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S4 E8: (SEO) Its Alive!


ICP Logo

S4 E8: (SEO) Its Alive!





There is no such thing as a one-size-fits-all solution for law firms when it comes to marketing. However, we’ve noticed that the one marketing approach that continues to yield benefits is your SEO strategy if done correctly.

This week’s episode features Atty Michael Blom from The Lake Law Firm, who joins us to discuss his experience at the SMB in-person event in mid-February and what he learned from the conference.

The talk discusses the need for excellent disposition and mentality for bringing about the desired change in your legal practice, from there to why SEO continues to be a successful approach for law firms even though there appear to be new and unique local techniques.

Resources mentioned in our episode:

Send us your questions at ask@incamerapodcast.com

Enjoy the show? Please don’t forget to subscribe, tell your coworkers, and leave us a review!


Liel: [00:00:00] As of 2021, organic results account for 53 percent of all website traffic. This figure has gone up from 51 percent that was reported the previous year. Organic search is without a doubt, the main source of traffic. I’m Liel Levy, co-founder of Nanato Media and author of Beyond Se Habla Español How Lawyers with the Hispanic Market and This is in-camera podcast, where we claim SEO is alive and doing better than ever. Welcome, become our podcast premier, legal marketing conversations, Grace, welcome back.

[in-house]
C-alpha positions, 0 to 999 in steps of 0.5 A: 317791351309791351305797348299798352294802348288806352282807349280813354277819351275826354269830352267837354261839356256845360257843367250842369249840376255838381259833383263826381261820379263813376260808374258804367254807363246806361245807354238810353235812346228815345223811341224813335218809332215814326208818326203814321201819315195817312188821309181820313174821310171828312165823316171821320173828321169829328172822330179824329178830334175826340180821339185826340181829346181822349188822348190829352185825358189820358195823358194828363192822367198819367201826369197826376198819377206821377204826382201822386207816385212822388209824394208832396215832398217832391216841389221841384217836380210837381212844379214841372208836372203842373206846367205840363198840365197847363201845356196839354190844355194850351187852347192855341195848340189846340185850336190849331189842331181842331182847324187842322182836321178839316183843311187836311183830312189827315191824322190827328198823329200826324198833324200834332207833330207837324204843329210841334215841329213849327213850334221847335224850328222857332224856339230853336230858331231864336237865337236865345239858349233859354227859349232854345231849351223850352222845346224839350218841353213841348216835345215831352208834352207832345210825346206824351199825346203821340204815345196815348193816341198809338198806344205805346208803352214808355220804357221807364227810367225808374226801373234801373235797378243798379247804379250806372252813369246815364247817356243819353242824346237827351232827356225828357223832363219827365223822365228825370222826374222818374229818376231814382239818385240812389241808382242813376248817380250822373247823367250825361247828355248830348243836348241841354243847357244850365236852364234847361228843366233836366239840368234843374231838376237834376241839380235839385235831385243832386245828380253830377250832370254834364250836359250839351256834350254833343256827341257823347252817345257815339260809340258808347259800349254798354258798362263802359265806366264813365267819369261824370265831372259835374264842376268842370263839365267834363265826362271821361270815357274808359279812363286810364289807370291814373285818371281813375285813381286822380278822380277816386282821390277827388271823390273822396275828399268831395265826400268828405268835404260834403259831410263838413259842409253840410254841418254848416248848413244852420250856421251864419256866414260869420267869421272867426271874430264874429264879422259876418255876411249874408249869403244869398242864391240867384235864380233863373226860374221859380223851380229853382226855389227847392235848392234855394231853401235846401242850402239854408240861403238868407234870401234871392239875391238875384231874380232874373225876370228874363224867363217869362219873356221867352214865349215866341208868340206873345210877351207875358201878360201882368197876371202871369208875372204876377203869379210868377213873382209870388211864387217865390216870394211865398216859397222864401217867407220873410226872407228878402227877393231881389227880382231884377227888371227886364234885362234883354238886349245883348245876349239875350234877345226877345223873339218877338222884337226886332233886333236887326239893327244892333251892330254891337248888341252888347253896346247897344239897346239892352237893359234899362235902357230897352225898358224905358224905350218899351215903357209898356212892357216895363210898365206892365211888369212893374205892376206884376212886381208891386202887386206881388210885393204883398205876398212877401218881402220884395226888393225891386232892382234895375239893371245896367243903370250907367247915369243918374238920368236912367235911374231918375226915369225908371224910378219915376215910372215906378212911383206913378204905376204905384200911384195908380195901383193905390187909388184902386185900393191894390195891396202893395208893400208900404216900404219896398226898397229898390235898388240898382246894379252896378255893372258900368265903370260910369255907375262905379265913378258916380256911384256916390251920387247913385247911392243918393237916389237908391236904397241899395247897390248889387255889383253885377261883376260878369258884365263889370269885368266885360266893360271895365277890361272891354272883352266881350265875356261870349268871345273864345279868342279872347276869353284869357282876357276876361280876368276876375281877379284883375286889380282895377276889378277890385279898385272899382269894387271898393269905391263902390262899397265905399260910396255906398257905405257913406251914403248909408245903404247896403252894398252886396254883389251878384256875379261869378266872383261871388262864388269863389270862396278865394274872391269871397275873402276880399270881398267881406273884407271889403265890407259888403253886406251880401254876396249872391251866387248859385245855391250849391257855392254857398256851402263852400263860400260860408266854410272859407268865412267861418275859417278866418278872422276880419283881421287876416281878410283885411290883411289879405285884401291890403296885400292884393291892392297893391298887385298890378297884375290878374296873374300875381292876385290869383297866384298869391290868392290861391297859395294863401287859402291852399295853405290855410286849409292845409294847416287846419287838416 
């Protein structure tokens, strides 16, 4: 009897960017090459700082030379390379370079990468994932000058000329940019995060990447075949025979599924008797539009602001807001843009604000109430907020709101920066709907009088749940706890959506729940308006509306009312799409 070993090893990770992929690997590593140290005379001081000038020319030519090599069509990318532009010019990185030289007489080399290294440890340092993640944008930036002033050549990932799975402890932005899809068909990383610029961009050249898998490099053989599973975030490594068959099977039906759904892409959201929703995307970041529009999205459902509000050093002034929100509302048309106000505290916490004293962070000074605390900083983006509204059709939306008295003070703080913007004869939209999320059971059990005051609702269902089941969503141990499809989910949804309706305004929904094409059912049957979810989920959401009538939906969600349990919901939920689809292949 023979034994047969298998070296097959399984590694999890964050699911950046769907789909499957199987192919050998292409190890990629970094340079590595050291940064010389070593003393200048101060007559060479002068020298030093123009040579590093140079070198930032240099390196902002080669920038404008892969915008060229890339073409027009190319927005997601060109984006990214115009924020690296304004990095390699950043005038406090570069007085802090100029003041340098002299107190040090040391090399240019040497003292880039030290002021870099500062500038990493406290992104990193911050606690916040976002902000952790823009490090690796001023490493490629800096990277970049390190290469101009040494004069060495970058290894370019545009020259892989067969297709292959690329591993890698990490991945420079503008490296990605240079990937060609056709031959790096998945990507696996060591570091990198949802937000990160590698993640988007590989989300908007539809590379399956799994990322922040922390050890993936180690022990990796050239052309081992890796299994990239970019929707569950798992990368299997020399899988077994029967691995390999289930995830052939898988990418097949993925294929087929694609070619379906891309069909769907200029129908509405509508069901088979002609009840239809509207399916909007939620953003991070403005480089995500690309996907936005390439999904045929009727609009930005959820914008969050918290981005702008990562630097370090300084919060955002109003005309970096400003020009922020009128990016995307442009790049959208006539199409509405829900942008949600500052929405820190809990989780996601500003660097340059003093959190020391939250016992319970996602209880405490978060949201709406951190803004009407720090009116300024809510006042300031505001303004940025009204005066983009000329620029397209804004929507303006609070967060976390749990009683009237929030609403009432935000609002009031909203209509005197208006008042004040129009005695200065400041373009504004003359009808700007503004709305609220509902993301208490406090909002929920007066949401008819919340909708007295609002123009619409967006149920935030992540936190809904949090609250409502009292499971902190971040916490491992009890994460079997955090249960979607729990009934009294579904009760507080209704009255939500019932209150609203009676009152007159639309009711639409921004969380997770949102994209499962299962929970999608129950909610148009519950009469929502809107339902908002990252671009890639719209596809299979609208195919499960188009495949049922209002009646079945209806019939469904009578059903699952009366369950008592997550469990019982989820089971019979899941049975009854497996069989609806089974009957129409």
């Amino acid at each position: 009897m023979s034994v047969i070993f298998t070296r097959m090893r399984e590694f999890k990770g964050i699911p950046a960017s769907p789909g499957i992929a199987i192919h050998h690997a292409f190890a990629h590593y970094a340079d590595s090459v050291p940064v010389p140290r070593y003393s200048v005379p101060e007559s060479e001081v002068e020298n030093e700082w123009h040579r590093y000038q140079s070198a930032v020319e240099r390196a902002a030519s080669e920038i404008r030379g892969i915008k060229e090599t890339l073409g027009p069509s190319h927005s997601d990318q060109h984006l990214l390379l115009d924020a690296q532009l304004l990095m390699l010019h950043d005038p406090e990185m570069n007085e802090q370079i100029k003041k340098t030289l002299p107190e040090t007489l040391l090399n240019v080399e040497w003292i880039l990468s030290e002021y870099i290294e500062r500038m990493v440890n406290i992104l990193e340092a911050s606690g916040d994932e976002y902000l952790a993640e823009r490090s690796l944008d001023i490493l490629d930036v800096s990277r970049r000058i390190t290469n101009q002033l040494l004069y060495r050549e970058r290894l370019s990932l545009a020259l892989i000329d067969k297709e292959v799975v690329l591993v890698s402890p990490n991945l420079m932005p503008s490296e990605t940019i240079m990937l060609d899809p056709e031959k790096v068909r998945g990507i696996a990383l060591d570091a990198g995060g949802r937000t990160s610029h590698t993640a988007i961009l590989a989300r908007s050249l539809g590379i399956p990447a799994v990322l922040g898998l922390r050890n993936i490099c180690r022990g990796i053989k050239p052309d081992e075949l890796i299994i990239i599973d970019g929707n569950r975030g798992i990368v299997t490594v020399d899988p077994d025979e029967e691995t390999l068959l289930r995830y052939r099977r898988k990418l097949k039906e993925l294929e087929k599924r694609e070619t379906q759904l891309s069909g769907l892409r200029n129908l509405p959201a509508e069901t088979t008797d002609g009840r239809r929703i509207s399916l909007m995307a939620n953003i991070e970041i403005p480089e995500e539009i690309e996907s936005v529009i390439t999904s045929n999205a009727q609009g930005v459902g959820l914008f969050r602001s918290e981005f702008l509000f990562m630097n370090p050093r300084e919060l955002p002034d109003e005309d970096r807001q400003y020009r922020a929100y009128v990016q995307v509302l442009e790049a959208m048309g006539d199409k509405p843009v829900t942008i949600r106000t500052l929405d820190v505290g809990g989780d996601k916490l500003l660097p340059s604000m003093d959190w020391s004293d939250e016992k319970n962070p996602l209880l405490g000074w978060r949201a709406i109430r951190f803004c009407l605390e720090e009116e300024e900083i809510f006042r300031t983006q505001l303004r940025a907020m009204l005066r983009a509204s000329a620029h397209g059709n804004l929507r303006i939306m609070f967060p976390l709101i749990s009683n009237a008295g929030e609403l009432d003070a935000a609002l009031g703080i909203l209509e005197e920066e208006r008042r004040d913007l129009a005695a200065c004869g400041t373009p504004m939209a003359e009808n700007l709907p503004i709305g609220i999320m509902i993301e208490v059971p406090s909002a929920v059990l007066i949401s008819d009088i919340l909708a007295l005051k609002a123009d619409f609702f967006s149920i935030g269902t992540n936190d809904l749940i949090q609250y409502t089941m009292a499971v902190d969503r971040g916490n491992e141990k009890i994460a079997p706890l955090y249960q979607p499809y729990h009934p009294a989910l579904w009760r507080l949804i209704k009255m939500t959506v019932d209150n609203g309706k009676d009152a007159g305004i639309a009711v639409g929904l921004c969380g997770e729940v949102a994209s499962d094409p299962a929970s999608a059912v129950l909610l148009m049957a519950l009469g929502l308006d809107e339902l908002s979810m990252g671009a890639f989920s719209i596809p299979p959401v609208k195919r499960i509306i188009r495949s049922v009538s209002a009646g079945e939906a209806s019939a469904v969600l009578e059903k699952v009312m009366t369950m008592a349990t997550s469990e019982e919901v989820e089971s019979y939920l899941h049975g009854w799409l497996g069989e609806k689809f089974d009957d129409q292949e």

Grace: [00:01:03] How are you, Liel?

Liel: [00:01:04] I’m good Grace. I’m good. It feels like it’s been eternity since the last time we spoke, since last time we met. Like, time sometimes just passes super fast, and sometimes it just passes slow. And now I just feel like it’s been a long time since, you know, the whole conference thing that we had at the beginning of the month came through, right?

Grace: [00:01:25] Yeah, it felt like it was hot and heavy for a while. And then we had a little low in between right now that we have.

Liel: [00:01:31] That’s right. That’s right, Grace. But here’s the thing we have a great conversation lined up for today. We have a special guest, which is always exciting. And so Grace, as always, please do the honors, introduce our guests so we can have him join the conversation.